The other day I asked the internet what I could do with green tomatoes since I have a good fifty pounds to harvest. The internet says you can ripen green tomatoes if they have a hint of yellow or rose. That’s sweet, but I’m not interested in working for a red tomato.
It’s super weird to me to even be thinking about tomatoes at the end of October. We came from Colorado where I wouldn’t dare expect a fresh tomato, not even at the grocery store–especially in October. By this time I’d already have my studded snow tires on the car. I understandably feel it is presumptuous to think I could encourage a green tomato to ripen when we are a mere sixty-some days from Christmas.
Plus I am lazy and refuse to wrap and unwrap individual tomatoes every day, checking on their ripeness. I love tomatoes, but I’m no greedy psycho. I’ll be satisfied with the juicy, lovely vine-ripened fruit I got and I’ll not want for more.
In my search for what-to-do-with-green-tomatoes-besides-fry-them, one website mentioned the idea of using them in place of tomatillos to make a green salsa (better known as salsa verdy to the more attuned midwesterner). Now we are talking!
When I lived in southwest Colorado, I had a wonderful friend who grew tomatillos every year. She was from Arizona and probably well-acquainted with nightshades. I honestly didn’t have a clue what she was showing me in her garden the first time I went to her house.
“They’re poisonous raw,” she warned, so I slapped one out of the two year old’s hands before he got it to his mouth.
She canned her own salsa and it was tangy and citrusy and wonderful, a nice change from regular tomato salsa.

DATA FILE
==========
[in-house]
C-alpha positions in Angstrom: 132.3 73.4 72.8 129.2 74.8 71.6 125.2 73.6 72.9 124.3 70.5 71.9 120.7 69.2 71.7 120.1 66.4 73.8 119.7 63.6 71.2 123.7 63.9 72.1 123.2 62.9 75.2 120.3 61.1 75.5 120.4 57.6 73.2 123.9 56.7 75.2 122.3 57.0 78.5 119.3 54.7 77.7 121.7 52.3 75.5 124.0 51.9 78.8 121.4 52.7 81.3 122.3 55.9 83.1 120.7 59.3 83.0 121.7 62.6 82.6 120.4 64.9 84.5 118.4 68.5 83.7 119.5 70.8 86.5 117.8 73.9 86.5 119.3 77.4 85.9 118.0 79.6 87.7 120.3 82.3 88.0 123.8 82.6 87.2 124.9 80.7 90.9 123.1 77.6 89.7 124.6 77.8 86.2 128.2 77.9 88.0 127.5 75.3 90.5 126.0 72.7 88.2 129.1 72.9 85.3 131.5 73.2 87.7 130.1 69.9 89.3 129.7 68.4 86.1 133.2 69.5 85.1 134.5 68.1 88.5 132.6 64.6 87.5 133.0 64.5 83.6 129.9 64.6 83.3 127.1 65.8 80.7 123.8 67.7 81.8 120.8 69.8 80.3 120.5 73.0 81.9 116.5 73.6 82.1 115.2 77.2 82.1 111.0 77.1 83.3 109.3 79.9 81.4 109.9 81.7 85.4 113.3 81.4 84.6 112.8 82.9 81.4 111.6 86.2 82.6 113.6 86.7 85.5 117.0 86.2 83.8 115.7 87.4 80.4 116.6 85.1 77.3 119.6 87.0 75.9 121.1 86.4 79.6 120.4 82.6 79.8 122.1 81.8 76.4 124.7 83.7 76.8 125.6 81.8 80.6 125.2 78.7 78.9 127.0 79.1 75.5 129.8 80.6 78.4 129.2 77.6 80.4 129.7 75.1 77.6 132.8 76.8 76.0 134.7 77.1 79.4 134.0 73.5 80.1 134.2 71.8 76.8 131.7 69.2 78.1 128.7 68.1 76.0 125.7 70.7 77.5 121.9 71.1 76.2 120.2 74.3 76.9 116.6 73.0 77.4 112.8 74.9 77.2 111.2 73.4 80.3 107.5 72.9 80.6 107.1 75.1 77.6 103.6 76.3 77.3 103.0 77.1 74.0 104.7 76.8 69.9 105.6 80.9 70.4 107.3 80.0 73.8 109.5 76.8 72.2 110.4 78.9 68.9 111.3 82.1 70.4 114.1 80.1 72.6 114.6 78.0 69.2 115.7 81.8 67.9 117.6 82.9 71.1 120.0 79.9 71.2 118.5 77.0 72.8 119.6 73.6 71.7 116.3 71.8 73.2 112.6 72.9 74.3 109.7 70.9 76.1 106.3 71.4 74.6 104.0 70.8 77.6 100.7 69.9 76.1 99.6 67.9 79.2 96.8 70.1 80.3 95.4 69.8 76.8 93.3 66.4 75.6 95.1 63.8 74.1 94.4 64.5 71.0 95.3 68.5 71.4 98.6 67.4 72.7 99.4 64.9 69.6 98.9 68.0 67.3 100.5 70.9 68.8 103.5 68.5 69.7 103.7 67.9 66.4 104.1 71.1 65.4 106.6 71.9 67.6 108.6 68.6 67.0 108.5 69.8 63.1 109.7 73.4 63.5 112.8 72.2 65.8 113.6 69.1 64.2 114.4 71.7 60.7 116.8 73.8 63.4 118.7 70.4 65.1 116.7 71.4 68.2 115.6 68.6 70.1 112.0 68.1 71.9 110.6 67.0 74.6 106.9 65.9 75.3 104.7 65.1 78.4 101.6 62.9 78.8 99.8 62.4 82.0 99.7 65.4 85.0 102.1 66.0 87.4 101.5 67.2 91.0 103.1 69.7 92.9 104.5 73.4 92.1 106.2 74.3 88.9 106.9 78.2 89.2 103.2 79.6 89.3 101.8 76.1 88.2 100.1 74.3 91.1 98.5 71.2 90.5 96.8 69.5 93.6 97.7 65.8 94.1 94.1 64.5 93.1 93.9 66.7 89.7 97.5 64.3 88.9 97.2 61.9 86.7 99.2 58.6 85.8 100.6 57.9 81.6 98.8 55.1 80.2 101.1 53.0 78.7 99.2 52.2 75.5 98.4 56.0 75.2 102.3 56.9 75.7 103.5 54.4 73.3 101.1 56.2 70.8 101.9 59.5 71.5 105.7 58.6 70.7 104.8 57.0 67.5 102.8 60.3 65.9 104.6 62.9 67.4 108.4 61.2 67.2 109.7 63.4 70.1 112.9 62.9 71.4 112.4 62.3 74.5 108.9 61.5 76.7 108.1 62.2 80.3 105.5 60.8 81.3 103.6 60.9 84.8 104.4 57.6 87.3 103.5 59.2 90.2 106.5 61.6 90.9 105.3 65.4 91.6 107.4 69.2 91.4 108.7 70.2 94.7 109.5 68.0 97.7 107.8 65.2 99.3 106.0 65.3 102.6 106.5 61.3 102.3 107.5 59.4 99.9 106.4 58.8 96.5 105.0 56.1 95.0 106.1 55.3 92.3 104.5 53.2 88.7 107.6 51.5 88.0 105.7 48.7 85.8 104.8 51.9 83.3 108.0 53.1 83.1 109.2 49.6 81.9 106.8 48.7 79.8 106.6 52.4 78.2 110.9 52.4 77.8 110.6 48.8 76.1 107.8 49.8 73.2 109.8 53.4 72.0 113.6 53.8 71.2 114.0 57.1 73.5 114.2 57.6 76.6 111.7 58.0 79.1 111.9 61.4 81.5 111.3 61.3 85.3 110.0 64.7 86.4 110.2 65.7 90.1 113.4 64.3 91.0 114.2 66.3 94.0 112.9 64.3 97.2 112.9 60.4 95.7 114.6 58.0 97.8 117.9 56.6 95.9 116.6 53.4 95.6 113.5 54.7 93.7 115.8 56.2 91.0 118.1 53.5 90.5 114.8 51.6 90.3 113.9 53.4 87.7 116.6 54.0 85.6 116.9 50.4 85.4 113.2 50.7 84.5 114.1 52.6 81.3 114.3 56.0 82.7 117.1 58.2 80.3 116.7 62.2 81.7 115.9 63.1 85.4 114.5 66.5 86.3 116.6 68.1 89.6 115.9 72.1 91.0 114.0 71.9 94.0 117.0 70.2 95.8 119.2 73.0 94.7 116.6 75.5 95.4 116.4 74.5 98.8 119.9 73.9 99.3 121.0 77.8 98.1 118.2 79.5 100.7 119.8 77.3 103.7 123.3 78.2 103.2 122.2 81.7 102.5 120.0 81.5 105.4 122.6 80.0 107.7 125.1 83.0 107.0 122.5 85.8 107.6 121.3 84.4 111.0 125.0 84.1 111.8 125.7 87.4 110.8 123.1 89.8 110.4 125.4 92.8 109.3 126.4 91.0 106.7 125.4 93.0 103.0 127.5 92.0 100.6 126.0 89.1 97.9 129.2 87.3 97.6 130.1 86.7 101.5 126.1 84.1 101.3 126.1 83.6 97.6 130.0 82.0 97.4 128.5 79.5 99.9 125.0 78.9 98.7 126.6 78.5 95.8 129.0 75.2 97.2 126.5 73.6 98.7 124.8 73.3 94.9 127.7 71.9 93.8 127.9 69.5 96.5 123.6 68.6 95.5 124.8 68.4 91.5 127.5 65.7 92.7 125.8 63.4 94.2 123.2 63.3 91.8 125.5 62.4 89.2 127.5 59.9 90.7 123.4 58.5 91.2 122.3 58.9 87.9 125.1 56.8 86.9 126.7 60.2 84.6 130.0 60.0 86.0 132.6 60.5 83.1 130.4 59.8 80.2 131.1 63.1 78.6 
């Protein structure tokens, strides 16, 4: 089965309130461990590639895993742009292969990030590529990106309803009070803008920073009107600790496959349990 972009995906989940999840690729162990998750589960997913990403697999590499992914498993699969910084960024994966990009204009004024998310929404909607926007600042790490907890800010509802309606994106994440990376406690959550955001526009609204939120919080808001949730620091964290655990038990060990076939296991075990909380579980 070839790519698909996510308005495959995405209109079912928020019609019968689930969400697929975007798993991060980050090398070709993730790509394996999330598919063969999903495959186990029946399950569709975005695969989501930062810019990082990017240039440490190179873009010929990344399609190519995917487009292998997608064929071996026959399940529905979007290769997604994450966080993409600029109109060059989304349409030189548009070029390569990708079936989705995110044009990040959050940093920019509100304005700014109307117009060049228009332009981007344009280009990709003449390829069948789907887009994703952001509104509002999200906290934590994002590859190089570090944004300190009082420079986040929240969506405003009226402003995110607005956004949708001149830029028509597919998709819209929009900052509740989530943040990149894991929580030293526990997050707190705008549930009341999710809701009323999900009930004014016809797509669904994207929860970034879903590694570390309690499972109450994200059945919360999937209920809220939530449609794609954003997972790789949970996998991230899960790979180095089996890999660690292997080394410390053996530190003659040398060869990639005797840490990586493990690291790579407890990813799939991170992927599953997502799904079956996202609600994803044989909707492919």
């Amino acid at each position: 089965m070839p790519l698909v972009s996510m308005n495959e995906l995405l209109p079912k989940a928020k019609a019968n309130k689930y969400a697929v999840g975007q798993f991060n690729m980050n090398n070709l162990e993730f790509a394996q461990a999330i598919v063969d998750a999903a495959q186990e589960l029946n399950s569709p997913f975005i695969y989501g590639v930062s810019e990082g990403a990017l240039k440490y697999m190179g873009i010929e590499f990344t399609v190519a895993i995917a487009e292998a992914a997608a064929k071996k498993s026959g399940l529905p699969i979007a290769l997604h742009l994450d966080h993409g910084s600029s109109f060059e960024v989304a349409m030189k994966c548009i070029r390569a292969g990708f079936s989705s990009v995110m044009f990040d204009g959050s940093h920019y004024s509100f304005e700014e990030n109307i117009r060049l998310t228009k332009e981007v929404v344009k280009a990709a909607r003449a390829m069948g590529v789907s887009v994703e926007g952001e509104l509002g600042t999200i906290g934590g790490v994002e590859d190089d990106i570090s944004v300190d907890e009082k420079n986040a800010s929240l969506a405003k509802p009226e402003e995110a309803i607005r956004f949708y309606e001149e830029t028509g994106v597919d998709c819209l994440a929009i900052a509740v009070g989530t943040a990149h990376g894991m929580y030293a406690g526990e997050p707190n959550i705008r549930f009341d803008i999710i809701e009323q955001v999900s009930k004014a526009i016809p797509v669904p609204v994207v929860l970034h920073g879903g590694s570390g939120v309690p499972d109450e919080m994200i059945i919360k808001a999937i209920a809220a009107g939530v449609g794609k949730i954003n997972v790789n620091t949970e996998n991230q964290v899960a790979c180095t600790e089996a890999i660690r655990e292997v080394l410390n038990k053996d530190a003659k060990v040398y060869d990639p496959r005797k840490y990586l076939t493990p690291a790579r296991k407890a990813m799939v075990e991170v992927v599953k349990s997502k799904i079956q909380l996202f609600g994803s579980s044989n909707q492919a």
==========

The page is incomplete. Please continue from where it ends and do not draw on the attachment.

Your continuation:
I texted her my idea to use green tomatoes. She told me to go for it. Turns out it is the most delicious use of green tomatoes I’ve ever experienced, and even Joe sang praises (in his usual backhanded compliment way) while he ate his pork taco.
“So…I won’t curl up into a fetal position with stomach cramps if I eat this green tomato salsa?” he asked.
“Joe, do you even know tomatillos are nightshades? Has that ever stopped you from eating salsa verde before?”
No. The answer is no. And he is fine up to this moment, many hours later, because green tomato salsa verde is a perfect fresh condiment and a super viable way to get rid of sad green tomatoes.
Ask not what you can do for green tomatoes, but what green tomatoes can do for you!
Green Tomato Salsa Verde
- 8-10 large green tomatoes (no red visible)
- 3-4 serrano peppers, sliced in half and seeds removed (jalapenos also work)
- 3-4 cloves garlic
- 1 large white onion, diced
- 1 bunch cilantro, washed and stems removed
- salt, pepper
- juice of lime to taste
Heat oven to 425 degrees. On two sheet pans, drizzle oil. Cut tomatoes into quarters and arrange them on sheet pans. Add peppers and unpeeled garlic to the pan. Make sure there is plenty of room for the veggies to roast–don’t crowd the pan! Season generously with salt and pepper. Roast in over for 20-25 minutes or until veggies are nicely browned and tomatoes are cooked. It’s okay if some parts are blackened, this makes it taste amazing. Let cool completely.
Squeeze the soft garlic out of its skin; discard skin. Using either a food processor or immersion blender, pulse tomatoes, peppers, and soft garlic with onion and cilantro to desired consistency. Taste, add lime juice and salt/pepper as desired.